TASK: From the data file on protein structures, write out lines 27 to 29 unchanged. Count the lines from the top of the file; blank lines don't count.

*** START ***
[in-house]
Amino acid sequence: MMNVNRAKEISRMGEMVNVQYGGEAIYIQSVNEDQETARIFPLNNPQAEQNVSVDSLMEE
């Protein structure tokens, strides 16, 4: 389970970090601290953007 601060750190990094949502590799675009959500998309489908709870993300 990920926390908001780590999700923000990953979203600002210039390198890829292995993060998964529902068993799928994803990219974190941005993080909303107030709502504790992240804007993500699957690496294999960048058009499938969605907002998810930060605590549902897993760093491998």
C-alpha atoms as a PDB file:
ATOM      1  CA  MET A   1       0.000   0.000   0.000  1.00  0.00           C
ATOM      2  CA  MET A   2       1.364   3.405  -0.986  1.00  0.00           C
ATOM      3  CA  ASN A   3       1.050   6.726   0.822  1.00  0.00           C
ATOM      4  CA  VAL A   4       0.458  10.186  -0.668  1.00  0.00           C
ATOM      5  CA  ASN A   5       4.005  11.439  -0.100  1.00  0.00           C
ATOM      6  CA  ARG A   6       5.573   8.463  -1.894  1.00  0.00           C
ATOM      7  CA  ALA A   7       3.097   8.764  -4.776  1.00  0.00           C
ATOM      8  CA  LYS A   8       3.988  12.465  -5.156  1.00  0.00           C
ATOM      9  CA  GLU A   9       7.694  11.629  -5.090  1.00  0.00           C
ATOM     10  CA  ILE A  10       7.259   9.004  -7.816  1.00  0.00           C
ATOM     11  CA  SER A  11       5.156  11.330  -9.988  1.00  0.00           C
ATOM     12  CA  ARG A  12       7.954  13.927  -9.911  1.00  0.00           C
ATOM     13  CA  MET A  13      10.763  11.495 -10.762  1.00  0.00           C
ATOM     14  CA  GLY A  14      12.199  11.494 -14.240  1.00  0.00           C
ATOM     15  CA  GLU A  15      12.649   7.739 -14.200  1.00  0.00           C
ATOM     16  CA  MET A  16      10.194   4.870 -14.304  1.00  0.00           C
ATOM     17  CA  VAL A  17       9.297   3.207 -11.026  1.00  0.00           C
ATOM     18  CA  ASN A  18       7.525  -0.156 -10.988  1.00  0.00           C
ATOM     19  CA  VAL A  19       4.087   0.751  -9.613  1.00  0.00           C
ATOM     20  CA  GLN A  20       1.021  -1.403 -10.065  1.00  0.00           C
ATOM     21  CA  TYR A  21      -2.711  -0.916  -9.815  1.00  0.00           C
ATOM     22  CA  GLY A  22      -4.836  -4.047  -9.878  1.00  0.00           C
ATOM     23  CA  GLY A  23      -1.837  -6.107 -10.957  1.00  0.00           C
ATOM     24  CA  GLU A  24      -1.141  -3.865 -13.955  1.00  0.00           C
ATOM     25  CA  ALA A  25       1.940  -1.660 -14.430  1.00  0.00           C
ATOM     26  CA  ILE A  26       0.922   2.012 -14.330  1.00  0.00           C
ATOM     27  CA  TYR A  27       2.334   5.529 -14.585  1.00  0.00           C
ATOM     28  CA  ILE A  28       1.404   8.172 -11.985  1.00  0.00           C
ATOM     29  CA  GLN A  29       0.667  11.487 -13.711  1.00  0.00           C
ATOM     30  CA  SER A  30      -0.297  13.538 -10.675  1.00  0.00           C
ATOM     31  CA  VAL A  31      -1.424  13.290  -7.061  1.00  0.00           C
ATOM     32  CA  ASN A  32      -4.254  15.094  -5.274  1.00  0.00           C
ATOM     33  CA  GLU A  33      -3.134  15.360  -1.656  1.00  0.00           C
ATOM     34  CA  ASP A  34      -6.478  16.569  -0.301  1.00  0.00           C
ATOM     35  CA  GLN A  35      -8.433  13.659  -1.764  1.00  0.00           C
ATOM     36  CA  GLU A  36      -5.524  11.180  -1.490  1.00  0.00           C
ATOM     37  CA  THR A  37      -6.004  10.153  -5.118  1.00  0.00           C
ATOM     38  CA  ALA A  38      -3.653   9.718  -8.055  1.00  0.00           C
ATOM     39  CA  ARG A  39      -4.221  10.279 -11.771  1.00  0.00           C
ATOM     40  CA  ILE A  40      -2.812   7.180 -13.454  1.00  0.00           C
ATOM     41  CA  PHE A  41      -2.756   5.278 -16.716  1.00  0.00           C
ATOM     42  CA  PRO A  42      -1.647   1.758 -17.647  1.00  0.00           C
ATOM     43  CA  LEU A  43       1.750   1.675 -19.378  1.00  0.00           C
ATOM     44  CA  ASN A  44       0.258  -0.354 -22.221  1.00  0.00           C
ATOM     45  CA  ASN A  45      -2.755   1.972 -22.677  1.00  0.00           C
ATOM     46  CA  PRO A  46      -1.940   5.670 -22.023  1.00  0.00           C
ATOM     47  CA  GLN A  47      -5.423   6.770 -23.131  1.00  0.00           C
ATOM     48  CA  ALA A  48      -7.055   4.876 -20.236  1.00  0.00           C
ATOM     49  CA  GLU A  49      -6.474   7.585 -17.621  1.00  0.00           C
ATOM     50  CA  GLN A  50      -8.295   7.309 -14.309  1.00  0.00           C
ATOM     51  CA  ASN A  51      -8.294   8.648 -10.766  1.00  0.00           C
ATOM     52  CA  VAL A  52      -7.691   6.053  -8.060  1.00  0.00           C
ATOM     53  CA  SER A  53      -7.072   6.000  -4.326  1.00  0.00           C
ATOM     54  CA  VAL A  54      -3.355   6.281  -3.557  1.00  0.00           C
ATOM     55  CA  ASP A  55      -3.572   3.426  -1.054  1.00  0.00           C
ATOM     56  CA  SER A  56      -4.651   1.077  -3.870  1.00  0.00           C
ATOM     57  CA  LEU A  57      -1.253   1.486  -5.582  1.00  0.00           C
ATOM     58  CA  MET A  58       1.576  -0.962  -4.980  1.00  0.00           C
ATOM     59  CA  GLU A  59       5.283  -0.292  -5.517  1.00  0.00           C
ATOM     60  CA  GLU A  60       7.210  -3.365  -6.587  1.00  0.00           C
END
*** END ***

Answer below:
ATOM     23  CA  GLY A  23      -1.837  -6.107 -10.957  1.00  0.00           C
ATOM     24  CA  GLU A  24      -1.141  -3.865 -13.955  1.00  0.00           C
ATOM     25  CA  ALA A  25       1.940  -1.660 -14.430  1.00  0.00           C